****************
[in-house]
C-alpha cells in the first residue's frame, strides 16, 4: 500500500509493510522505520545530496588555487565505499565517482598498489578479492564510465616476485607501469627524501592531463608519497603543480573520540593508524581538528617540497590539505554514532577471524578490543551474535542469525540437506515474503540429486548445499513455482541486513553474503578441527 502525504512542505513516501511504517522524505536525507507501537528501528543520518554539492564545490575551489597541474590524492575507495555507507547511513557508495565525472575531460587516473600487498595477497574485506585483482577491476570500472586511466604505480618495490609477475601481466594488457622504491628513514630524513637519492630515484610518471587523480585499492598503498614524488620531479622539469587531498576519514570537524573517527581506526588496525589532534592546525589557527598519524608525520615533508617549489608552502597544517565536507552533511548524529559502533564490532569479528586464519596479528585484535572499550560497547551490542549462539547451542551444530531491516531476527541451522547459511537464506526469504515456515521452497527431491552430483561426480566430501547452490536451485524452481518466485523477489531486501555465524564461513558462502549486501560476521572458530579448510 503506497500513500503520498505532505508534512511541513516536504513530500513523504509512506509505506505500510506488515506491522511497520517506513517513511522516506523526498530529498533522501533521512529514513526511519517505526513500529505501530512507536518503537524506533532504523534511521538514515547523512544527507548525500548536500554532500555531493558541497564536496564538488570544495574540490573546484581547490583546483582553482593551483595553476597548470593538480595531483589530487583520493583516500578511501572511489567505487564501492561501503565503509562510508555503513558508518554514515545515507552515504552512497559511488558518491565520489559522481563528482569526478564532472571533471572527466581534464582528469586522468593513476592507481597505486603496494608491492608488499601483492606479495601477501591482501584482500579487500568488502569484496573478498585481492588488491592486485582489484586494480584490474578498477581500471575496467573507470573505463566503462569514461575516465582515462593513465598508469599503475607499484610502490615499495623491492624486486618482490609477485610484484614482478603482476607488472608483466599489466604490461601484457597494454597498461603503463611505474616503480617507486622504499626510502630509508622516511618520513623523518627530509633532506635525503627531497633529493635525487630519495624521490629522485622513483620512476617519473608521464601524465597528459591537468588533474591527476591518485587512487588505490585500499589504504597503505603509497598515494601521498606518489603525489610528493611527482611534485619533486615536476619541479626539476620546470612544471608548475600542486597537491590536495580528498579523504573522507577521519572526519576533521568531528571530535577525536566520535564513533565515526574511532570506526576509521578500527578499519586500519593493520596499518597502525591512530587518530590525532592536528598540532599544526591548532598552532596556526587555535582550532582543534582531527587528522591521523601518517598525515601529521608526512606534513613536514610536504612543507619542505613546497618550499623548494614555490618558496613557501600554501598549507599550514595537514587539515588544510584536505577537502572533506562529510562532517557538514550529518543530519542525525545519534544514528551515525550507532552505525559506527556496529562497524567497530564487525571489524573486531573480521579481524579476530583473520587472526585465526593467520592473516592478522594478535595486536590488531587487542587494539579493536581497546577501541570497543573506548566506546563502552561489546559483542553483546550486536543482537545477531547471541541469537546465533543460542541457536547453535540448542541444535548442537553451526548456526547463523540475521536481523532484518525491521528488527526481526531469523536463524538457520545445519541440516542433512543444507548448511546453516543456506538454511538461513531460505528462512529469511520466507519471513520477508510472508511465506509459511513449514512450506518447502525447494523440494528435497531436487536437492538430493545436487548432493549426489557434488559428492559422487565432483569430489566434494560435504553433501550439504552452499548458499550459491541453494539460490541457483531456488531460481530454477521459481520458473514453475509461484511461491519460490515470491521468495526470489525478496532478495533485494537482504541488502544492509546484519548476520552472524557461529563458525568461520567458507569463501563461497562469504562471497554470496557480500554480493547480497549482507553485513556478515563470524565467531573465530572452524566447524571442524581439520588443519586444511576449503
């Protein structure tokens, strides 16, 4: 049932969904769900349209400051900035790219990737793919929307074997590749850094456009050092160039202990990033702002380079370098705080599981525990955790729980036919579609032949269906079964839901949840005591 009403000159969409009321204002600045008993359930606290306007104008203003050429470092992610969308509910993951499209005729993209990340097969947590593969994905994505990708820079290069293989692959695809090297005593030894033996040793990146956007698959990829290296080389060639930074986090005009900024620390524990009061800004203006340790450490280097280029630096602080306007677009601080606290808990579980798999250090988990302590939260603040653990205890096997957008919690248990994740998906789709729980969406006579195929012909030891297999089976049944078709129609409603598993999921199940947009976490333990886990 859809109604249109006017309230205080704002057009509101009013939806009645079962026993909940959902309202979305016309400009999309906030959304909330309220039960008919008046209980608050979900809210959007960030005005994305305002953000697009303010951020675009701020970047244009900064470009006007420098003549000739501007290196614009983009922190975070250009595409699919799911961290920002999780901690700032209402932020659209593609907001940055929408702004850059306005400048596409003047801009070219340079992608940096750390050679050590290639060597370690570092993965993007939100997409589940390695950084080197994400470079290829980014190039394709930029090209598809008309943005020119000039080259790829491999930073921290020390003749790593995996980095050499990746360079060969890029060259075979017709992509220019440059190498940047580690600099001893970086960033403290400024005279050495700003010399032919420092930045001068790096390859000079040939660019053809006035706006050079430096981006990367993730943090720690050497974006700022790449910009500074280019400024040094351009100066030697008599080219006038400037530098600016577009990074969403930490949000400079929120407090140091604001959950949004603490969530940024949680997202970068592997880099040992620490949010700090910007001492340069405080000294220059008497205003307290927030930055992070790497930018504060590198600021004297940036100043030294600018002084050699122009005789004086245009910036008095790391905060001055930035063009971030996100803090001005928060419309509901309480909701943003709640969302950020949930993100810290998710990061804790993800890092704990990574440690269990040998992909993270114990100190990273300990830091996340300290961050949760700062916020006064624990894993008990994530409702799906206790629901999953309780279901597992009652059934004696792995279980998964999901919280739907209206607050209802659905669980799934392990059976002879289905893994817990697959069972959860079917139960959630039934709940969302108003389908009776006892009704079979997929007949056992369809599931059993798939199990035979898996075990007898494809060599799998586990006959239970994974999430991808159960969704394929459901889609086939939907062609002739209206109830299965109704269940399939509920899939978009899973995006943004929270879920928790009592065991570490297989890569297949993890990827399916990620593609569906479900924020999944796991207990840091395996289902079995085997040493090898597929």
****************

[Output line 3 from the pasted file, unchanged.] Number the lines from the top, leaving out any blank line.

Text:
């Protein structure tokens, strides 16, 4: 049932969904769900349209400051900035790219990737793919929307074997590749850094456009050092160039202990990033702002380079370098705080599981525990955790729980036919579609032949269906079964839901949840005591 009403000159969409009321204002600045008993359930606290306007104008203003050429470092992610969308509910993951499209005729993209990340097969947590593969994905994505990708820079290069293989692959695809090297005593030894033996040793990146956007698959990829290296080389060639930074986090005009900024620390524990009061800004203006340790450490280097280029630096602080306007677009601080606290808990579980798999250090988990302590939260603040653990205890096997957008919690248990994740998906789709729980969406006579195929012909030891297999089976049944078709129609409603598993999921199940947009976490333990886990 859809109604249109006017309230205080704002057009509101009013939806009645079962026993909940959902309202979305016309400009999309906030959304909330309220039960008919008046209980608050979900809210959007960030005005994305305002953000697009303010951020675009701020970047244009900064470009006007420098003549000739501007290196614009983009922190975070250009595409699919799911961290920002999780901690700032209402932020659209593609907001940055929408702004850059306005400048596409003047801009070219340079992608940096750390050679050590290639060597370690570092993965993007939100997409589940390695950084080197994400470079290829980014190039394709930029090209598809008309943005020119000039080259790829491999930073921290020390003749790593995996980095050499990746360079060969890029060259075979017709992509220019440059190498940047580690600099001893970086960033403290400024005279050495700003010399032919420092930045001068790096390859000079040939660019053809006035706006050079430096981006990367993730943090720690050497974006700022790449910009500074280019400024040094351009100066030697008599080219006038400037530098600016577009990074969403930490949000400079929120407090140091604001959950949004603490969530940024949680997202970068592997880099040992620490949010700090910007001492340069405080000294220059008497205003307290927030930055992070790497930018504060590198600021004297940036100043030294600018002084050699122009005789004086245009910036008095790391905060001055930035063009971030996100803090001005928060419309509901309480909701943003709640969302950020949930993100810290998710990061804790993800890092704990990574440690269990040998992909993270114990100190990273300990830091996340300290961050949760700062916020006064624990894993008990994530409702799906206790629901999953309780279901597992009652059934004696792995279980998964999901919280739907209206607050209802659905669980799934392990059976002879289905893994817990697959069972959860079917139960959630039934709940969302108003389908009776006892009704079979997929007949056992369809599931059993798939199990035979898996075990007898494809060599799998586990006959239970994974999430991808159960969704394929459901889609086939939907062609002739209206109830299965109704269940399939509920899939978009899973995006943004929270879920928790009592065991570490297989890569297949993890990827399916990620593609569906479900924020999944796991207990840091395996289902079995085997040493090898597929």